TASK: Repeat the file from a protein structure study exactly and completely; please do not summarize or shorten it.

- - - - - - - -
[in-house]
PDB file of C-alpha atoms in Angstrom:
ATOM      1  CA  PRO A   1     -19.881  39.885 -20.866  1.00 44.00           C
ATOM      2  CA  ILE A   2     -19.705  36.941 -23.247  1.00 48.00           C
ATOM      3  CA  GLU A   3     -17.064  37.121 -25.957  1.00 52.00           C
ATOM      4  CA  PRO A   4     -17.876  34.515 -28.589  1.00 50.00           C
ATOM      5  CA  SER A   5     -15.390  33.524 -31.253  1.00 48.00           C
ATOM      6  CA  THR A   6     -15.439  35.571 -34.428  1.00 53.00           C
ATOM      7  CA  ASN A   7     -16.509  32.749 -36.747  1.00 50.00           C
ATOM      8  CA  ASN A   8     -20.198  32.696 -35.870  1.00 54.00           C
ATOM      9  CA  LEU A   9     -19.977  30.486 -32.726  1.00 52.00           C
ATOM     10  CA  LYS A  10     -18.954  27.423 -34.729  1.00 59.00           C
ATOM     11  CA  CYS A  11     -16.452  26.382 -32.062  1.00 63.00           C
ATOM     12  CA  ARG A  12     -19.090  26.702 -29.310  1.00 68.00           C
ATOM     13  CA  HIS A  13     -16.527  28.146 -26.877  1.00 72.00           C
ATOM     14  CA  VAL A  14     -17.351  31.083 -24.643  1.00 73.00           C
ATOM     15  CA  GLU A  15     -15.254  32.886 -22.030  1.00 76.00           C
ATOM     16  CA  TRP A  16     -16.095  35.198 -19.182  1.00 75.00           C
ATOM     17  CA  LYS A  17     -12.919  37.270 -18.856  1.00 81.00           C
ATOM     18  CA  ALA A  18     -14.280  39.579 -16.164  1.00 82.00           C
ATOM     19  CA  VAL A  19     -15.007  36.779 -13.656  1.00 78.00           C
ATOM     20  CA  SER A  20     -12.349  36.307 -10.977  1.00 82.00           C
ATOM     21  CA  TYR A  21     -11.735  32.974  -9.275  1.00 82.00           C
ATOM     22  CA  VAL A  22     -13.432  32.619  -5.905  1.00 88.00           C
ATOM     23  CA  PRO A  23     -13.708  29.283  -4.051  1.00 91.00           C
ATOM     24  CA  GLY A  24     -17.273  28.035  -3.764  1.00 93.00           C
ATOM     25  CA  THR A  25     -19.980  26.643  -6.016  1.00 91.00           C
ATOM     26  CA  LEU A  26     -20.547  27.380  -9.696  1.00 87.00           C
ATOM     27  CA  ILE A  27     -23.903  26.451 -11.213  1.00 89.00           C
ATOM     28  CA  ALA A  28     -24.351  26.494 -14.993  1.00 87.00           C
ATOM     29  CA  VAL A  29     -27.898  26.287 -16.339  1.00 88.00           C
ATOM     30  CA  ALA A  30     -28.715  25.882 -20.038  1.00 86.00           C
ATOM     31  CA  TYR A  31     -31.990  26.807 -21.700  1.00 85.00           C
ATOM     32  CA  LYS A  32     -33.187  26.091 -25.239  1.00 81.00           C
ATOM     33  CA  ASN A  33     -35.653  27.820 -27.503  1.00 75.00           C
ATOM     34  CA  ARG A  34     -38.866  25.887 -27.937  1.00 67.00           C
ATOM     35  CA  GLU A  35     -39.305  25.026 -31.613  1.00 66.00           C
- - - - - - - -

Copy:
[in-house]
PDB file of C-alpha atoms in Angstrom:
ATOM      1  CA  PRO A   1     -19.881  39.885 -20.866  1.00 44.00           C
ATOM      2  CA  ILE A   2     -19.705  36.941 -23.247  1.00 48.00           C
ATOM      3  CA  GLU A   3     -17.064  37.121 -25.957  1.00 52.00           C
ATOM      4  CA  PRO A   4     -17.876  34.515 -28.589  1.00 50.00           C
ATOM      5  CA  SER A   5     -15.390  33.524 -31.253  1.00 48.00           C
ATOM      6  CA  THR A   6     -15.439  35.571 -34.428  1.00 53.00           C
ATOM      7  CA  ASN A   7     -16.509  32.749 -36.747  1.00 50.00           C
ATOM      8  CA  ASN A   8     -20.198  32.696 -35.870  1.00 54.00           C
ATOM      9  CA  LEU A   9     -19.977  30.486 -32.726  1.00 52.00           C
ATOM     10  CA  LYS A  10     -18.954  27.423 -34.729  1.00 59.00           C
ATOM     11  CA  CYS A  11     -16.452  26.382 -32.062  1.00 63.00           C
ATOM     12  CA  ARG A  12     -19.090  26.702 -29.310  1.00 68.00           C
ATOM     13  CA  HIS A  13     -16.527  28.146 -26.877  1.00 72.00           C
ATOM     14  CA  VAL A  14     -17.351  31.083 -24.643  1.00 73.00           C
ATOM     15  CA  GLU A  15     -15.254  32.886 -22.030  1.00 76.00           C
ATOM     16  CA  TRP A  16     -16.095  35.198 -19.182  1.00 75.00           C
ATOM     17  CA  LYS A  17     -12.919  37.270 -18.856  1.00 81.00           C
ATOM     18  CA  ALA A  18     -14.280  39.579 -16.164  1.00 82.00           C
ATOM     19  CA  VAL A  19     -15.007  36.779 -13.656  1.00 78.00           C
ATOM     20  CA  SER A  20     -12.349  36.307 -10.977  1.00 82.00           C
ATOM     21  CA  TYR A  21     -11.735  32.974  -9.275  1.00 82.00           C
ATOM     22  CA  VAL A  22     -13.432  32.619  -5.905  1.00 88.00           C
ATOM     23  CA  PRO A  23     -13.708  29.283  -4.051  1.00 91.00           C
ATOM     24  CA  GLY A  24     -17.273  28.035  -3.764  1.00 93.00           C
ATOM     25  CA  THR A  25     -19.980  26.643  -6.016  1.00 91.00           C
ATOM     26  CA  LEU A  26     -20.547  27.380  -9.696  1.00 87.00           C
ATOM     27  CA  ILE A  27     -23.903  26.451 -11.213  1.00 89.00           C
ATOM     28  CA  ALA A  28     -24.351  26.494 -14.993  1.00 87.00           C
ATOM     29  CA  VAL A  29     -27.898  26.287 -16.339  1.00 88.00           C
ATOM     30  CA  ALA A  30     -28.715  25.882 -20.038  1.00 86.00           C
ATOM     31  CA  TYR A  31     -31.990  26.807 -21.700  1.00 85.00           C
ATOM     32  CA  LYS A  32     -33.187  26.091 -25.239  1.00 81.00           C
ATOM     33  CA  ASN A  33     -35.653  27.820 -27.503  1.00 75.00           C
ATOM     34  CA  ARG A  34     -38.866  25.887 -27.937  1.00 67.00           C
ATOM     35  CA  GLU A  35     -39.305  25.026 -31.613  1.00 66.00           C